Avalanche Forecasts are for use by experienced backcountry travelers in uncontrolled sidecountry and backcountry terrain. These forecasts and conditions do not apply to open, in-bounds terrain at ski resorts, which is subject to avalanche control by local resort ski patrol.
Storm snow remains triggerable at higher elevations. Uncertainty around a buried weak layer is best managed through conservative terrain choices.
25-50 cm of snow sits on a 3-15 cm melt-freeze crust. Below, previously moist snow from the rain event seems to have mostly refrozen.
A layer of surface hoar buried ~45 cm has been observed to have miraculously survived the rain in some areas. It may have been largely cleaned out by avalanches during the recent storm, but could linger in isolated features. Triggering this layer is less likely in areas where the overlying crust is thicker and more supportive. We recommend treating this layer as suspect while we await more observations.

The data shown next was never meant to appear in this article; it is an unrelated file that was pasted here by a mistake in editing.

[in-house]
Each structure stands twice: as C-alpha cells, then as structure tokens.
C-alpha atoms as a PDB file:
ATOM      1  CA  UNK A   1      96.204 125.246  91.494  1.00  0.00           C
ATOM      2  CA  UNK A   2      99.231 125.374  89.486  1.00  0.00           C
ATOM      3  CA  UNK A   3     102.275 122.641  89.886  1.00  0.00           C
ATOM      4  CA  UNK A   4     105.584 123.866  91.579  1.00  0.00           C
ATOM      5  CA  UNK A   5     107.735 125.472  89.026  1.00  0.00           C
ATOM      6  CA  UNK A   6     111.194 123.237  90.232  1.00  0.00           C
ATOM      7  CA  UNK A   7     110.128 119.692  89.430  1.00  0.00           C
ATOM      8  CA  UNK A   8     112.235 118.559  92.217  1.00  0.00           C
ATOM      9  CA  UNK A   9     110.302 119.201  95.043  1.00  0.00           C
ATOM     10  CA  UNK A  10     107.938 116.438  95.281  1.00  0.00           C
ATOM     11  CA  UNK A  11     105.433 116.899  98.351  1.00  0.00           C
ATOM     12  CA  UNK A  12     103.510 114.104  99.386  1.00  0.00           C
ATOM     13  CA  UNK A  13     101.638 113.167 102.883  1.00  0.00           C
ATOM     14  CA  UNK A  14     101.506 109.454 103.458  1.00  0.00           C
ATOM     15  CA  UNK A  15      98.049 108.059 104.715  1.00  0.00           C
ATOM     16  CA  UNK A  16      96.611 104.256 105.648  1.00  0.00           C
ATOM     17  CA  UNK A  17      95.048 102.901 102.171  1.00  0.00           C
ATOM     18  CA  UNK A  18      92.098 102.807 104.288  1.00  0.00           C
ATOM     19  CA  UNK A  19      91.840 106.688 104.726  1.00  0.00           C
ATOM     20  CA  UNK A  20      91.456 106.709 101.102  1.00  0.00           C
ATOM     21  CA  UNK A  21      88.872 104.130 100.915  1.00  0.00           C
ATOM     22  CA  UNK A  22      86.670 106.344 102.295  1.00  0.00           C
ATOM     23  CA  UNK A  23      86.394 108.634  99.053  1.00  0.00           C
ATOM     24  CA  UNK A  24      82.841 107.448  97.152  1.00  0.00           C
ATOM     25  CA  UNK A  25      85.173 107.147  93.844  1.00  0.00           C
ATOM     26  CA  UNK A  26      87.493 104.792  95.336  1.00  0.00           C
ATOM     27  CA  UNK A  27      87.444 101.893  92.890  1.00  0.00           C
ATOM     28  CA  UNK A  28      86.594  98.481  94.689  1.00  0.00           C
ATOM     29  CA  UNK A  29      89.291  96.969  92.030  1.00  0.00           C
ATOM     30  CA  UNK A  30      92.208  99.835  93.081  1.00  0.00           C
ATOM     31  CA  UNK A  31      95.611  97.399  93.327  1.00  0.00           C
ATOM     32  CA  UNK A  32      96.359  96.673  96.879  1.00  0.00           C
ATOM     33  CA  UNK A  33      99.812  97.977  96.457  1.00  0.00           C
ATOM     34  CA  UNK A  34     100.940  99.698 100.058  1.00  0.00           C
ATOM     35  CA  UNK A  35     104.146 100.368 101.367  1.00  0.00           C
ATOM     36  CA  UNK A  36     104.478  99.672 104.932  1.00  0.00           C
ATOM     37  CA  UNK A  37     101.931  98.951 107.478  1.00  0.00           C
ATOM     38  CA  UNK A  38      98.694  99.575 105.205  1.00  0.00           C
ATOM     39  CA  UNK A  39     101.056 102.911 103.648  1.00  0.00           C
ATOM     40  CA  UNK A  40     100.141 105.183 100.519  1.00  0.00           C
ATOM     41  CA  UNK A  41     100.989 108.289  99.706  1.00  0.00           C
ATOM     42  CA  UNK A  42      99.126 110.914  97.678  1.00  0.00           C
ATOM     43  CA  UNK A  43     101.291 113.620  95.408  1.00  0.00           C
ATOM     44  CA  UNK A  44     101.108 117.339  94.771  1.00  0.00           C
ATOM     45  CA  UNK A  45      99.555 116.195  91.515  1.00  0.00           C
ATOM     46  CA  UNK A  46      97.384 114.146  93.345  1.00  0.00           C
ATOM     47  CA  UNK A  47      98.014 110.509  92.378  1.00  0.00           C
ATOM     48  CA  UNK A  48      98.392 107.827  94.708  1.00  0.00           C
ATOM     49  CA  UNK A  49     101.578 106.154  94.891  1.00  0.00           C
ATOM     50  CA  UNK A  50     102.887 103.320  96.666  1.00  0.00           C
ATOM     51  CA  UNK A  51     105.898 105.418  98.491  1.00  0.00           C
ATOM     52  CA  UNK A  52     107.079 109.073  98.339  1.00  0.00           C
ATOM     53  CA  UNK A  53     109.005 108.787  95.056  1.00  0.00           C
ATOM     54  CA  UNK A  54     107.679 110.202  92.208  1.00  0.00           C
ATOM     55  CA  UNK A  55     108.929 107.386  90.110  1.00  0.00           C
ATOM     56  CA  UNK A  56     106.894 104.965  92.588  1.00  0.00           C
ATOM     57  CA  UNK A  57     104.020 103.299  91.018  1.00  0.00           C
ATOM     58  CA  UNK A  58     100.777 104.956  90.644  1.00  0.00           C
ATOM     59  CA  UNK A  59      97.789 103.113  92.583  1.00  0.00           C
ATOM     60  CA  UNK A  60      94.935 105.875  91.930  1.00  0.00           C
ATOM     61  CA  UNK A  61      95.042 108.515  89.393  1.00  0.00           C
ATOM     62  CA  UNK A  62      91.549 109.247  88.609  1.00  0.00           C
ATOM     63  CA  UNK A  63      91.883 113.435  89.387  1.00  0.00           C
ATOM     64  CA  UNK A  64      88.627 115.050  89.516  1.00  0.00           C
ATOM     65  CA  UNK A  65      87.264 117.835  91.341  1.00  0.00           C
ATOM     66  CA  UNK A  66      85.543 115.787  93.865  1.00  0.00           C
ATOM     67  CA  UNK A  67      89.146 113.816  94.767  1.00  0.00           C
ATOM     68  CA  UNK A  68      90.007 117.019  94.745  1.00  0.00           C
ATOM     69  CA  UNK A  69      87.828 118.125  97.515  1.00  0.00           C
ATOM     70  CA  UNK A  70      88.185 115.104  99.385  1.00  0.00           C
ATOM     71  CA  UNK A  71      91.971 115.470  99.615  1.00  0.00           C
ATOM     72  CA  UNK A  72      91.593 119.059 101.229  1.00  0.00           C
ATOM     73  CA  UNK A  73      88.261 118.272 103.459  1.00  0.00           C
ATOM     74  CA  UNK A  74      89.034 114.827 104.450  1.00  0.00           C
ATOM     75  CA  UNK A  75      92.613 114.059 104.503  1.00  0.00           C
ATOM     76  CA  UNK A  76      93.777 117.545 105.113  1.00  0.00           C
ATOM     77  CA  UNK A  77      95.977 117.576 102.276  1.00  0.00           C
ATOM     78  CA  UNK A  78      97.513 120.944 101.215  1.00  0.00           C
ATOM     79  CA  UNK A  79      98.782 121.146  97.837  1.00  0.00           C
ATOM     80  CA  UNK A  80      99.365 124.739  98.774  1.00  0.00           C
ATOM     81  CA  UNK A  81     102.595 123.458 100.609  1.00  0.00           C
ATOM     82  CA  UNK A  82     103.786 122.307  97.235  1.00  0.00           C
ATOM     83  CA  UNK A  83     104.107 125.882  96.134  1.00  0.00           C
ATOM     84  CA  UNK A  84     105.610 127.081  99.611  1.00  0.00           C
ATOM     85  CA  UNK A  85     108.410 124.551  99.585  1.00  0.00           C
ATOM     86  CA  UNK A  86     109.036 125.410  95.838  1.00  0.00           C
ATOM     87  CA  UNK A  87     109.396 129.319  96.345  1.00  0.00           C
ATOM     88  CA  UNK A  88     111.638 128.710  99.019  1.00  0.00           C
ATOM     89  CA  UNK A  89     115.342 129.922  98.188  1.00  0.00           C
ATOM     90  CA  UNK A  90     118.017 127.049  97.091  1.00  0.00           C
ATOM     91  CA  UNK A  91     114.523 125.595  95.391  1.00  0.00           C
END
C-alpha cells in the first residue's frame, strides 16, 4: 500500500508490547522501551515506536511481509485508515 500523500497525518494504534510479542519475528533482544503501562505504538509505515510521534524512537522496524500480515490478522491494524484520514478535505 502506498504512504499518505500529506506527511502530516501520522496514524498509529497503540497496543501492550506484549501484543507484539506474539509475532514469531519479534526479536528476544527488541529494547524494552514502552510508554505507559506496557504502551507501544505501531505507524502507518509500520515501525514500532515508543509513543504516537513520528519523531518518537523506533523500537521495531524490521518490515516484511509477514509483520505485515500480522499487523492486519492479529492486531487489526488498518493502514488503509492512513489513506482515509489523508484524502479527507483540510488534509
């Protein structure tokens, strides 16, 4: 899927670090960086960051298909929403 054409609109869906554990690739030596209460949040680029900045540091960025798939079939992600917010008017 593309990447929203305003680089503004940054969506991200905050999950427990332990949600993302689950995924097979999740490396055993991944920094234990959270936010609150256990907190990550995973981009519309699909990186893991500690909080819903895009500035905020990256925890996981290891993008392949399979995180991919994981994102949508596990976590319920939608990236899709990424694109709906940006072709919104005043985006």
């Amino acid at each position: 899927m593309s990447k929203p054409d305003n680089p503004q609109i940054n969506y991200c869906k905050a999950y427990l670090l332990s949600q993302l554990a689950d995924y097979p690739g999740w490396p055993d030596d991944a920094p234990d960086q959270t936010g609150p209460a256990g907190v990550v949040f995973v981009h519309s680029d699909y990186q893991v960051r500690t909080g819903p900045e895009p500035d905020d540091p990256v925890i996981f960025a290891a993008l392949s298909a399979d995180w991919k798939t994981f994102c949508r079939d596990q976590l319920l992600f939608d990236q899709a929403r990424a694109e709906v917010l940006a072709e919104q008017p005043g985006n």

Snow depth is generally 70-110 cm at treeline, tapering quickly below. The mid and lower snowpack may contain a weak facet layer in shallower areas.
No new avalanches were reported this weekend.
Many storm slab and loose wet avalanches released during the intense rainy conditions earlier this week. Natural avalanche activity likely tapered on Friday.
We're uncertain on whether avalanches could still release on the surface hoar layer described in the Snowpack Summary, so travel cautiously until there is evidence it is bonding or has been destroyed.